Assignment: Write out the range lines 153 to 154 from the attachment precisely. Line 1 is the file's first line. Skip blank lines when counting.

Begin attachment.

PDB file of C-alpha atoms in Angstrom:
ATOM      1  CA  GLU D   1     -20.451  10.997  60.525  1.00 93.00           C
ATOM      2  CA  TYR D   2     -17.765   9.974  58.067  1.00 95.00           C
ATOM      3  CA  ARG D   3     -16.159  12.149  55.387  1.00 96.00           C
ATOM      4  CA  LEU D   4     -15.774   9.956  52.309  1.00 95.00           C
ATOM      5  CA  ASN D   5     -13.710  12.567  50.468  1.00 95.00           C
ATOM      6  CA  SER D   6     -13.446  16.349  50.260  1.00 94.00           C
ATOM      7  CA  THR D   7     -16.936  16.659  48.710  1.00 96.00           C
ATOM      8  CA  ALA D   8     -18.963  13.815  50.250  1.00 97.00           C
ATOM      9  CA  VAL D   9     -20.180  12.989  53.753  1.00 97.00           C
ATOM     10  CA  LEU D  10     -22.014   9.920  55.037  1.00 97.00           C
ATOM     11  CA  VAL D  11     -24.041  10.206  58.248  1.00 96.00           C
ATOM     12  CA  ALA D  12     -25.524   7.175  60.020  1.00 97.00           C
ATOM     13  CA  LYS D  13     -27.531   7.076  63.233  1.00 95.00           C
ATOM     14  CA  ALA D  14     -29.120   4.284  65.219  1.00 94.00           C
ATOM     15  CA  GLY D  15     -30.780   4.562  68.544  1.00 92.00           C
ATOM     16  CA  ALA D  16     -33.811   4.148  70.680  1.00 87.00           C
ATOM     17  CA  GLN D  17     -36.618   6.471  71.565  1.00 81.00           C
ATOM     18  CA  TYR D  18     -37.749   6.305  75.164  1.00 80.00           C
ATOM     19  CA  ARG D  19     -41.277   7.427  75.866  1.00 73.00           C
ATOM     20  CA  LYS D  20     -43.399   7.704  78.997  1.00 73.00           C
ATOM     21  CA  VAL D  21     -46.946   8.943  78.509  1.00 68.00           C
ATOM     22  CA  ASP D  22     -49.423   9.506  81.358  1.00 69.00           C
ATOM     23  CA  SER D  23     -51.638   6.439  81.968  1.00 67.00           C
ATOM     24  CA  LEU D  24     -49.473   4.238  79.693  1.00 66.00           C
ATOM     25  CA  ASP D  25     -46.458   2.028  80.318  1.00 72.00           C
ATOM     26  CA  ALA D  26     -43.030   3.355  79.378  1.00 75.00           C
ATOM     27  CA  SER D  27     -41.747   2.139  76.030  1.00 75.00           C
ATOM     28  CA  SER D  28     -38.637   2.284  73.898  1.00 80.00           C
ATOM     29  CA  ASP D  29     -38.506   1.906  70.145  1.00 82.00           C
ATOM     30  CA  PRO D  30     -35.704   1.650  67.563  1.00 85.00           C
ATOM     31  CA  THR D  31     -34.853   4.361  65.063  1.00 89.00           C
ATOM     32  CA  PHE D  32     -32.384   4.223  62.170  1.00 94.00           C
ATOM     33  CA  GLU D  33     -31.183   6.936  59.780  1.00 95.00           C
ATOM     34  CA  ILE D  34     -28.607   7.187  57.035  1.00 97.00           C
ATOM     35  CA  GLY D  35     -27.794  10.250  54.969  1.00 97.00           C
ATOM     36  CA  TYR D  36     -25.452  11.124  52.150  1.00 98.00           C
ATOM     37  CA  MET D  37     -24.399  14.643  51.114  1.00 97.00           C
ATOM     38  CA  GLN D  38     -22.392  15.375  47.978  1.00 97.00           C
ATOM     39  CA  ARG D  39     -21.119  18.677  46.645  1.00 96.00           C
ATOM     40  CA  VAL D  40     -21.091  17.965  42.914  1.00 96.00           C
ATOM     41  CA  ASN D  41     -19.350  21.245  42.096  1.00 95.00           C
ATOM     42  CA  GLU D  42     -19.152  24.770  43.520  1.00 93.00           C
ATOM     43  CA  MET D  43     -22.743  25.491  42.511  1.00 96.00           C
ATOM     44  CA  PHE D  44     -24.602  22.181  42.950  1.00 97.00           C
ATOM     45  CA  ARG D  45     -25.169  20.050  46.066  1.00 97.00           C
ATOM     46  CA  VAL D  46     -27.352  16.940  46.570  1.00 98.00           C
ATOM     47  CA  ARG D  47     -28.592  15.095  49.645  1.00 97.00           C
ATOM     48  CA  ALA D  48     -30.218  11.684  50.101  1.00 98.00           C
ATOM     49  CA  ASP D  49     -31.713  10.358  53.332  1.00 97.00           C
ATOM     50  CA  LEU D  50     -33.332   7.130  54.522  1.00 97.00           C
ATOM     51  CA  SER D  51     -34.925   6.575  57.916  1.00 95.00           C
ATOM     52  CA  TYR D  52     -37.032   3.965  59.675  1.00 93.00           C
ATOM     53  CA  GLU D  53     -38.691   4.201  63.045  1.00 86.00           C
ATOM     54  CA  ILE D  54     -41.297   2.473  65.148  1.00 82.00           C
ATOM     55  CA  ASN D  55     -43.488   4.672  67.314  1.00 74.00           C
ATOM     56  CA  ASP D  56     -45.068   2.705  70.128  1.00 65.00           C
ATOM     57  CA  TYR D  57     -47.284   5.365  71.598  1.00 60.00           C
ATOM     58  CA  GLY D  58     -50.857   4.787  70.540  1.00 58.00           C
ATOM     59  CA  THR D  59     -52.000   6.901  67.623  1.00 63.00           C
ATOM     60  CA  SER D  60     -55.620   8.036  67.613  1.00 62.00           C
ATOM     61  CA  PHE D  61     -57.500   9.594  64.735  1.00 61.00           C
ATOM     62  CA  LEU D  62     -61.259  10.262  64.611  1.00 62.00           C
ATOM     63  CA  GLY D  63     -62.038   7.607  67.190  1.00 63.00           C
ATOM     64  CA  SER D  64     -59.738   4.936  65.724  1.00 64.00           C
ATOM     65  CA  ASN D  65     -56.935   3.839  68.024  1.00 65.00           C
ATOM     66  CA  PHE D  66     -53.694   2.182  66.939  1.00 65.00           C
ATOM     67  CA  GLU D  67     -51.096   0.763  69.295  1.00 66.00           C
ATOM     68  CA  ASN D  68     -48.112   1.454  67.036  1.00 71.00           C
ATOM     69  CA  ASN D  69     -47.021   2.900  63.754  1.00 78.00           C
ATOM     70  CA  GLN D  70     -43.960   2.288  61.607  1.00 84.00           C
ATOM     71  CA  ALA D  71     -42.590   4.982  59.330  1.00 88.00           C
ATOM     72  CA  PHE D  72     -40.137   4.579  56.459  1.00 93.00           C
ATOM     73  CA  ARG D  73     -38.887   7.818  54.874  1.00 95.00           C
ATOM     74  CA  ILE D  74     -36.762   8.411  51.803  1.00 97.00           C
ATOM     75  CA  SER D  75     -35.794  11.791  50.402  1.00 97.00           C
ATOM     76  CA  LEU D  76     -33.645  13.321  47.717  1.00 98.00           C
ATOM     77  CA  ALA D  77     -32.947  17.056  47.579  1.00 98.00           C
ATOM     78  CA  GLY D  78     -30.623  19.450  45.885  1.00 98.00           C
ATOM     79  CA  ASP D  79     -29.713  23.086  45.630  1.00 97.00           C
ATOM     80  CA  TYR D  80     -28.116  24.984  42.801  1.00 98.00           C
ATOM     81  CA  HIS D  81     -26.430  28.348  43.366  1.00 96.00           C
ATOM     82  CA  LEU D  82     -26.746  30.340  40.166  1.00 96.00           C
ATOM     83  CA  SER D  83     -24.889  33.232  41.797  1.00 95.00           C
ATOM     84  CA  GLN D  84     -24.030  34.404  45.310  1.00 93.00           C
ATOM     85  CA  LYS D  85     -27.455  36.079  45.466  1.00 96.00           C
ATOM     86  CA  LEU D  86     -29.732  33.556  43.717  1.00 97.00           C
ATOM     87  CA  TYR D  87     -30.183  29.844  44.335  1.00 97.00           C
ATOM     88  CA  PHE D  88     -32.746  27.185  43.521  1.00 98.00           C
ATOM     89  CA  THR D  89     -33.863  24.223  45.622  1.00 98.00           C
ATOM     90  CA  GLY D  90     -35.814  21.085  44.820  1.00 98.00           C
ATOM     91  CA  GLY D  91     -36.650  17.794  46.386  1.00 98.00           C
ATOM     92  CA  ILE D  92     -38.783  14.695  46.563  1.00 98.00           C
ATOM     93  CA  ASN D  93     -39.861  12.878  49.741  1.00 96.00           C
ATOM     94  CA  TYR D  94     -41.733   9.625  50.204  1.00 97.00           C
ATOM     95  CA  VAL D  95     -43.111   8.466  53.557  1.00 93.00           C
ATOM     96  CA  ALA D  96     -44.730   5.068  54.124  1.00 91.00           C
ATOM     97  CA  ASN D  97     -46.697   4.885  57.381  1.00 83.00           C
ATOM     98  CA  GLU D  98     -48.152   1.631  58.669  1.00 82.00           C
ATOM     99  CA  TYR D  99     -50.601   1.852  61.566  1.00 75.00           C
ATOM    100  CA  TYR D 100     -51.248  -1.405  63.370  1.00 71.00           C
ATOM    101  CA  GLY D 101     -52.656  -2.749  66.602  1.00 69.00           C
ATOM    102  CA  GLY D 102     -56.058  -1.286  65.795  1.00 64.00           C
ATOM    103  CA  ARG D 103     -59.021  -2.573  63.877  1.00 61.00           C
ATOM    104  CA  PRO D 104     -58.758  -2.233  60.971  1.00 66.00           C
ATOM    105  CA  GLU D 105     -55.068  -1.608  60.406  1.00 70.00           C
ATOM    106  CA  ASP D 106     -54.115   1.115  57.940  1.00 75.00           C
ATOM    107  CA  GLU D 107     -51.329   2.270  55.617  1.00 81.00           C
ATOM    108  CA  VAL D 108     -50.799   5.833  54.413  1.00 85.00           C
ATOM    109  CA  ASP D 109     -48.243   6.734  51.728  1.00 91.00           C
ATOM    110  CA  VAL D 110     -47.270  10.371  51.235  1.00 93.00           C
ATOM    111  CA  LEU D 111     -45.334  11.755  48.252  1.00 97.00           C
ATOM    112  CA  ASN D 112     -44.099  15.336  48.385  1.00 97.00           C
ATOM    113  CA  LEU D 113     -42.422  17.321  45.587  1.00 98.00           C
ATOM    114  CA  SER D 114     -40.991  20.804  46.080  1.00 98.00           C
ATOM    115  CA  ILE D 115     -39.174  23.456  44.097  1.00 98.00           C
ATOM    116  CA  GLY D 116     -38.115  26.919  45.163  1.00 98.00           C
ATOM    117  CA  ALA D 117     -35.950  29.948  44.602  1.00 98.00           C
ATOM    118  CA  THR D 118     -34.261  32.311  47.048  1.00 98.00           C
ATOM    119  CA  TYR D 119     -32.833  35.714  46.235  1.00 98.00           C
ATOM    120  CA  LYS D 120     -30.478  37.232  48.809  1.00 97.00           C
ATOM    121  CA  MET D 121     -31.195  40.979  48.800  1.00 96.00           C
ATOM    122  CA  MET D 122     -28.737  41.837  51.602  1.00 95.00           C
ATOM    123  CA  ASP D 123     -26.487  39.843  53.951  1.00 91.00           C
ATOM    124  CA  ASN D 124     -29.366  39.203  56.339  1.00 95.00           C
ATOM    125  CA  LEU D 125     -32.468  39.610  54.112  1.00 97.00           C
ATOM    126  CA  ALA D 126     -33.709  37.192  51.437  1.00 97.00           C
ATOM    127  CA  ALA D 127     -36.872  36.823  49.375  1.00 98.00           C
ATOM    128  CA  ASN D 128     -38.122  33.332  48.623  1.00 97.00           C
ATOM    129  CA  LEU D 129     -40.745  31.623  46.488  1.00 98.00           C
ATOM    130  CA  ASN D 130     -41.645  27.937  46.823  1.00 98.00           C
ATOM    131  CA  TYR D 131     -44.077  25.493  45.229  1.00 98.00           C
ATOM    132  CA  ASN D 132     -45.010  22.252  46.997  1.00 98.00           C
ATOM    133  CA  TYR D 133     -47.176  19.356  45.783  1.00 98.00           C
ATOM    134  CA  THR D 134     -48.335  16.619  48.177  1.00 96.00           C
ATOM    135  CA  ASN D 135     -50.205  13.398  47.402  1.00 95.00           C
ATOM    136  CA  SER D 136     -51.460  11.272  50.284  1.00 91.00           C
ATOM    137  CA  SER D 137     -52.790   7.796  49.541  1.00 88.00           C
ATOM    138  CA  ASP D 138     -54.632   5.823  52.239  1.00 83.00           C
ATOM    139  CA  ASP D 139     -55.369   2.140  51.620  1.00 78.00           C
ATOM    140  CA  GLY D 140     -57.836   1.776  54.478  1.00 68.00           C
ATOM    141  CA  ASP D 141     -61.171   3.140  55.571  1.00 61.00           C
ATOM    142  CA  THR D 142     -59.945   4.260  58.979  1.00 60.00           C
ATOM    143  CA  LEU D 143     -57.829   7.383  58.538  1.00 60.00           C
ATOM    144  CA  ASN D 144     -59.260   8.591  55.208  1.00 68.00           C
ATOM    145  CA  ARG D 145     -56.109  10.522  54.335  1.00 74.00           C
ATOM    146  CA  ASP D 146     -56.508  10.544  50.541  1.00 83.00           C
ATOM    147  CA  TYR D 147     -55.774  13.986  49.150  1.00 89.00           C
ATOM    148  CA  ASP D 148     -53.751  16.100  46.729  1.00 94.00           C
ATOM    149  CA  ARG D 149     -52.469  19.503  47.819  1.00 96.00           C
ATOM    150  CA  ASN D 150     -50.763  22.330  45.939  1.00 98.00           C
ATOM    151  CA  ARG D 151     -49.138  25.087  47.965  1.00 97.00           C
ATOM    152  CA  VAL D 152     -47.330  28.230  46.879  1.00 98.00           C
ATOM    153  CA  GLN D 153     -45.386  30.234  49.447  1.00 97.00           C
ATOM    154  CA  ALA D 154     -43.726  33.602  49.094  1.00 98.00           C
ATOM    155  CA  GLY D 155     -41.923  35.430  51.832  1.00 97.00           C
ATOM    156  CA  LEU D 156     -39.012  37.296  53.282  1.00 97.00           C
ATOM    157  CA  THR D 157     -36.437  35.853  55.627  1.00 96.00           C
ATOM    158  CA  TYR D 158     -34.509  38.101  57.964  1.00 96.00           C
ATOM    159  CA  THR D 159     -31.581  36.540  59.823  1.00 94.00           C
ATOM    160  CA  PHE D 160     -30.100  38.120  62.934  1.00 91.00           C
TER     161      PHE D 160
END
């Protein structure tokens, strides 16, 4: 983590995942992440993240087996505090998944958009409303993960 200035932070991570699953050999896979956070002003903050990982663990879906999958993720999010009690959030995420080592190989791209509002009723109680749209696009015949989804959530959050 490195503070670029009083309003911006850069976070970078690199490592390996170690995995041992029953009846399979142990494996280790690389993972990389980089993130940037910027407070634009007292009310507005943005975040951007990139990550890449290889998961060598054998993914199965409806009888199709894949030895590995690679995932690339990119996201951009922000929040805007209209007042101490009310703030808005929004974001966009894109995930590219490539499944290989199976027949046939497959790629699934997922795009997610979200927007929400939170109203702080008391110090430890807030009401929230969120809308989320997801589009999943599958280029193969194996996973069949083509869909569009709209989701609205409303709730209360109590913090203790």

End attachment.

ATOM    152  CA  VAL D 152     -47.330  28.230  46.879  1.00 98.00           C
ATOM    153  CA  GLN D 153     -45.386  30.234  49.447  1.00 97.00           C